Take Part In The Revitalization Of The King's Forest With Hawaiian Legacy Hardwoods
Tucked along the slopes of Mauna Kea, Hawaiian Legacy Hardwoods
(HLH) invites you to visit a historic site which was a majestic koa forest, and
the personal property of King Kamehameha the Great—the first king of Hawaii.
Once the King's forest was lush and thriving, then it was cleared nearly a
century ago to make room for farming and ranching. Now, with the help of the
Hawaiian Legacy Reforestation Initiative, you can assist the Hawaiian Legacy
Hardwoods in taking the first steps towards the revitalization of this historic
There are still a few of the old growth koa trees on the property. And, HLH is utilizing these trees as the seed source for all Legacy Trees in an effort to return this tropical forest to its former glory. On your tour you will step back in time and experience these rare endemic koa trees, travel along the ancient Hawaiian “Umikoa Trail” to vistas with breathtaking views and perhaps see the endangered I`o (Hawaiian hawk) or Pueo (Hawaiian Owl) which reside on these lands.
During the tour you're invited to plant one of these special seedlings to honor an individual, to commemorate an event, or serve as a family tree, as part of an expert-led tour through the area’s rich culture and history. With less than 10% of these of these Hawaiian forests still in existence, you will be helping make a significant difference, and become part of Hawaii’s culture and history by the planting of these endemic trees.
Hawaiian Legacy Tours are offered daily, and offer two options:
The Planters Tour is about an hour and half, and starts at 9 a.m. and 11 a.m., and on this tour you can plant a Koa Legacy Tree planting, and enjoy a shortened tour of the forest, including old-growth koa groves.
The Grand Tour that runs 3 hours also starts 9 a.m., and offers everything in the Planters Tour plus world-class views one mile above sea level and stops at points of interest including Umikoa Trail.
“The koa tree is one of the signature trees of the Hawaiian forest, yet most people only see koa in its finished form in stores throughout the islands. Koa trees have long been sought after for their magnificent wood, once reserved for use by Hawaiian royalty and used to build canoes, spears, bowls, housing and even fishhooks,” said Jeffrey Dunster, CEO of Hawaiian Legacy Hardwoods. “Our Hawaiian Legacy Tours will provide a unique off-road land adventure for visitors and locals alike – a rare opportunity to see koa trees in all stages, from seedlings to old-growth trees with beautiful sprawling branches that serve as the home to endangered wildlife and as a protective canopy for a variety of tropical forest plants.”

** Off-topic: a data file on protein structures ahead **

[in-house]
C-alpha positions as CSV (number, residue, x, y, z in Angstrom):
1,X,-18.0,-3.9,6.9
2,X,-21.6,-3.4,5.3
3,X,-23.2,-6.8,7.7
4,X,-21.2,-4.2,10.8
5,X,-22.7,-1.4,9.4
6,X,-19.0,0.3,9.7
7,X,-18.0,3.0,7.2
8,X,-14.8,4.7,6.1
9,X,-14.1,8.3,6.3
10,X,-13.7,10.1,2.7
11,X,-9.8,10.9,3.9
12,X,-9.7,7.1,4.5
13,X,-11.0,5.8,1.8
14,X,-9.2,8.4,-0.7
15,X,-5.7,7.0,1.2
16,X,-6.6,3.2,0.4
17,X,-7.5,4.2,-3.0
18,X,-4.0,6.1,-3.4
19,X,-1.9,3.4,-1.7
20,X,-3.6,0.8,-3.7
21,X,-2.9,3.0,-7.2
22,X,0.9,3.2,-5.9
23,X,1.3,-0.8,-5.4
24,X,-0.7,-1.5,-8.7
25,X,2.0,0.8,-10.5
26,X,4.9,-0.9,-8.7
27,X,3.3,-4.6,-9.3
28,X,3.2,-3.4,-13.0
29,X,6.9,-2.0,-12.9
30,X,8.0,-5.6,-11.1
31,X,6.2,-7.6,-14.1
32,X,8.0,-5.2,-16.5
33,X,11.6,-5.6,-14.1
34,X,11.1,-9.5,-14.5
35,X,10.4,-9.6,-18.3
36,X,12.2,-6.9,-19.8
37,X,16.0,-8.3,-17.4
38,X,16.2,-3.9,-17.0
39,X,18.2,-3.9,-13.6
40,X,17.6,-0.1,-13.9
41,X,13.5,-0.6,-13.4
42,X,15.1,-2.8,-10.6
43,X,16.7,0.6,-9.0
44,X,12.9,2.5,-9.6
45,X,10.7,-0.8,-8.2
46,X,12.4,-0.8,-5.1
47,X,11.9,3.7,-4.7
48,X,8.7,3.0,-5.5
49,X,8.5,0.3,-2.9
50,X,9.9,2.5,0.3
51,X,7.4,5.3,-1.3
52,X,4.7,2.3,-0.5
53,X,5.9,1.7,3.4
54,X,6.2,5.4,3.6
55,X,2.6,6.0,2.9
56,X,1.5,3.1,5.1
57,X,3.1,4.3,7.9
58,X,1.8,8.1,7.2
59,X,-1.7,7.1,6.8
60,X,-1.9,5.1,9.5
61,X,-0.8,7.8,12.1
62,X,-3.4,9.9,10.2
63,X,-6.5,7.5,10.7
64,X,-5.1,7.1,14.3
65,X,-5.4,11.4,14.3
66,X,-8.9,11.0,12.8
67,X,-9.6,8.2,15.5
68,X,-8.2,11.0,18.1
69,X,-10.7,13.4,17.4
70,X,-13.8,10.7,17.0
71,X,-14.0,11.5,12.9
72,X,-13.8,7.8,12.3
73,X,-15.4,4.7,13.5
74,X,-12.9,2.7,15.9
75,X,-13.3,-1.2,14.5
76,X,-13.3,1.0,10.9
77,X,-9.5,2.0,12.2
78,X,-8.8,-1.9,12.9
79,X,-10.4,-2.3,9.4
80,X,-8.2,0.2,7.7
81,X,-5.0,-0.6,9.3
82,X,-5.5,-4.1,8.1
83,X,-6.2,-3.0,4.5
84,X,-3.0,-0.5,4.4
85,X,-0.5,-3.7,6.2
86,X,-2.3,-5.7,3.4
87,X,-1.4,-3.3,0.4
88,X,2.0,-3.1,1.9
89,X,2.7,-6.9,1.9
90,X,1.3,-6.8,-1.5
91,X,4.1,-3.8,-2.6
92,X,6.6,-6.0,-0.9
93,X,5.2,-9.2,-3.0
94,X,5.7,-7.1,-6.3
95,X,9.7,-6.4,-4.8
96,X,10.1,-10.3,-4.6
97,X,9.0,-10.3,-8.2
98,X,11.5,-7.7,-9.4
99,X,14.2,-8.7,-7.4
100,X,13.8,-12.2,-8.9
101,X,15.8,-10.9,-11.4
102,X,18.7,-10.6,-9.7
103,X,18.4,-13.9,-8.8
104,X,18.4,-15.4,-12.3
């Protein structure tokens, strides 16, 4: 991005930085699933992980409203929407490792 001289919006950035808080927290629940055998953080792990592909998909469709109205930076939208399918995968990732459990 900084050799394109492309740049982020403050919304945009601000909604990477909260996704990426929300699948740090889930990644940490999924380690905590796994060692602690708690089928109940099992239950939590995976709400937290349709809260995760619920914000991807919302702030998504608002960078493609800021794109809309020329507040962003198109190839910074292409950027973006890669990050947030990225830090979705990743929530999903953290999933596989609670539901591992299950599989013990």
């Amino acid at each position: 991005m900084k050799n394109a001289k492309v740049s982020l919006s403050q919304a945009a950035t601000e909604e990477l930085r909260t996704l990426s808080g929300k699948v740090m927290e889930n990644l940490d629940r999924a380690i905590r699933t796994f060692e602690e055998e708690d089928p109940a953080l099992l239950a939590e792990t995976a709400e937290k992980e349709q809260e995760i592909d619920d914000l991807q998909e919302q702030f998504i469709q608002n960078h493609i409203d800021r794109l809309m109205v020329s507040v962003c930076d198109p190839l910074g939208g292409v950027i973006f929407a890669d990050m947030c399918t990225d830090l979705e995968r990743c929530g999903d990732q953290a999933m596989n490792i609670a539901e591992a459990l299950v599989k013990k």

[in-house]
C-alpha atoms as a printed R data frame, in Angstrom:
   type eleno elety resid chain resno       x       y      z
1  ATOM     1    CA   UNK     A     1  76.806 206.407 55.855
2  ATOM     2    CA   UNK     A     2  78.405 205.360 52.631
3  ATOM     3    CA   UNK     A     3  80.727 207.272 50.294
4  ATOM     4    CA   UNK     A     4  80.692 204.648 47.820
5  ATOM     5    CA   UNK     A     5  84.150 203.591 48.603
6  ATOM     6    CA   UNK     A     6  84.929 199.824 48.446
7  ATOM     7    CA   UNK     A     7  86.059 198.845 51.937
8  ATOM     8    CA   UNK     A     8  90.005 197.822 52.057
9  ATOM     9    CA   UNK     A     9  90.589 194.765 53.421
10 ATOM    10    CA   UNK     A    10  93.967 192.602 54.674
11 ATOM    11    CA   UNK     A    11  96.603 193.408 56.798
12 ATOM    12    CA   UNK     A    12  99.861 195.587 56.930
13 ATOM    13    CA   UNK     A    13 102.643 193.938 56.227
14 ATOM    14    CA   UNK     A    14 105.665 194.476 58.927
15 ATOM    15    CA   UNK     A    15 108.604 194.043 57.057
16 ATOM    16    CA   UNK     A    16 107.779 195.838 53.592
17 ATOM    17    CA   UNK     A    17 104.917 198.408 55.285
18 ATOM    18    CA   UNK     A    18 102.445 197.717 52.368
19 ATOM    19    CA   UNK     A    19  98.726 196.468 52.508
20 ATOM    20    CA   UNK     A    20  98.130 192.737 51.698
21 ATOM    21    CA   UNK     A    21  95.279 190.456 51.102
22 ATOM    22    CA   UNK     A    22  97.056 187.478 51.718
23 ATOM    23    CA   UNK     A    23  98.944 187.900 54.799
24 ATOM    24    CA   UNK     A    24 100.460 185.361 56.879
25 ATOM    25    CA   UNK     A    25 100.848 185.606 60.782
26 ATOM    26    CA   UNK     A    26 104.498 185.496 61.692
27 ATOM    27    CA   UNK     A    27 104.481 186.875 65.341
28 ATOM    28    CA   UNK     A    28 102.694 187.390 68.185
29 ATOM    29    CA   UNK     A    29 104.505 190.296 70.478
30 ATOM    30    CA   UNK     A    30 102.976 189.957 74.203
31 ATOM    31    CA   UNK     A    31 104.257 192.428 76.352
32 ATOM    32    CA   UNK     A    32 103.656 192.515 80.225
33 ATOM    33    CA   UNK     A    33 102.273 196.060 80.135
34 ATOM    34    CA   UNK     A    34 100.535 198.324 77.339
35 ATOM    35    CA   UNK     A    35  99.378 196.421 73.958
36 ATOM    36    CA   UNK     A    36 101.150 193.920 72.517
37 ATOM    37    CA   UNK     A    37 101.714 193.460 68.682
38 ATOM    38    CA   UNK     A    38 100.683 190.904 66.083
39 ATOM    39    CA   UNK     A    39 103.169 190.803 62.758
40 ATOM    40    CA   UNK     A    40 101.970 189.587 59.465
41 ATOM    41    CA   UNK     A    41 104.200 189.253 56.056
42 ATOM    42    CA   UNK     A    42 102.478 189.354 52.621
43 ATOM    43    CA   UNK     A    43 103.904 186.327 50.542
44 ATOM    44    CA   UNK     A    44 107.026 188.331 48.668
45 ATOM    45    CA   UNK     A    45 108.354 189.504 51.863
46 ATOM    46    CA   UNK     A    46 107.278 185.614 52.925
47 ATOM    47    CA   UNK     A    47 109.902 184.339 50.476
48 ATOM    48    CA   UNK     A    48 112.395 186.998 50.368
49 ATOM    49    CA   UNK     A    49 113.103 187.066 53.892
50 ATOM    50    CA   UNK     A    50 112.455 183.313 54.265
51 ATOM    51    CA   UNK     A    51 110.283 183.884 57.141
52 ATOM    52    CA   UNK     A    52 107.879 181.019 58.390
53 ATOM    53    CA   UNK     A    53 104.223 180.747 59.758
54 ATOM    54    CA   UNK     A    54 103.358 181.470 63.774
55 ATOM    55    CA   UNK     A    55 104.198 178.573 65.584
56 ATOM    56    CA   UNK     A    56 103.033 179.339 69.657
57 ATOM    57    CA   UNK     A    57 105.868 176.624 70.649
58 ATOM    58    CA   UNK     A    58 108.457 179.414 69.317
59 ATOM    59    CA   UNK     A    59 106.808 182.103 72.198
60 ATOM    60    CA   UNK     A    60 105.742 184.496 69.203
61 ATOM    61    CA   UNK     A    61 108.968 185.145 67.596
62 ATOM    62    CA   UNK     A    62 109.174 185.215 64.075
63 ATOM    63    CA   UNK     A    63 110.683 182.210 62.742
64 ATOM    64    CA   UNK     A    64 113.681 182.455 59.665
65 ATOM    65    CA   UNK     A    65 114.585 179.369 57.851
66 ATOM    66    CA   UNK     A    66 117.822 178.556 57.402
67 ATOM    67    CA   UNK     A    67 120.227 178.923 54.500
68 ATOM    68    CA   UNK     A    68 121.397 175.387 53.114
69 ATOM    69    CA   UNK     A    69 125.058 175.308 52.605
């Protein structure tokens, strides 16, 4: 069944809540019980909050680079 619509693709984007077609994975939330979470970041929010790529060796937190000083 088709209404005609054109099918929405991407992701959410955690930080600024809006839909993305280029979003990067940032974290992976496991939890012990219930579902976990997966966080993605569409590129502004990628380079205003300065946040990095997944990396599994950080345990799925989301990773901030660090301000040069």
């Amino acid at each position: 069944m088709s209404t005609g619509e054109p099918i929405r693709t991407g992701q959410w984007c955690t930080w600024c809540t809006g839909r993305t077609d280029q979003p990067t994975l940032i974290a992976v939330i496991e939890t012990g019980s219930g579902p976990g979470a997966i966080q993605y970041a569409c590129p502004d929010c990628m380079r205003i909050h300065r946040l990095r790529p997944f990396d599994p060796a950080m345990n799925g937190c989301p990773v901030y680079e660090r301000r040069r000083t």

The Hawaiian Legacy Hardwoods Tours welcome you with freshly baked scones in the visitor center, , which is a 1920's refurbished ranch home. If you choice to plant a Koa Legacy Tree you will receive a high-quality embossed Certificate of Sponsorship that includes your name, as well as your tree’s serial number, GPS coordinates, and access to a uniquely developed RFID tracking system that provides the ability to remotely map the tree’s growth online for years to come, as well as visually locate it via Google Earth. And, you can purchase additional trees for planting on-site as well. Of the money receive from each guest, $20 from each tree will be donated to your favorite charity, and $1 is donated to the Hawaiian Islands Land Trust, which works to conserve lands in Hawaii.
By Melody Schubert
To check availability, book a reservations, and learn more about HLH's Hawaiian Legacy Reforestation Initiative visit www.HawaiianLegacyTours.com or call toll-free at 877-707-TREE.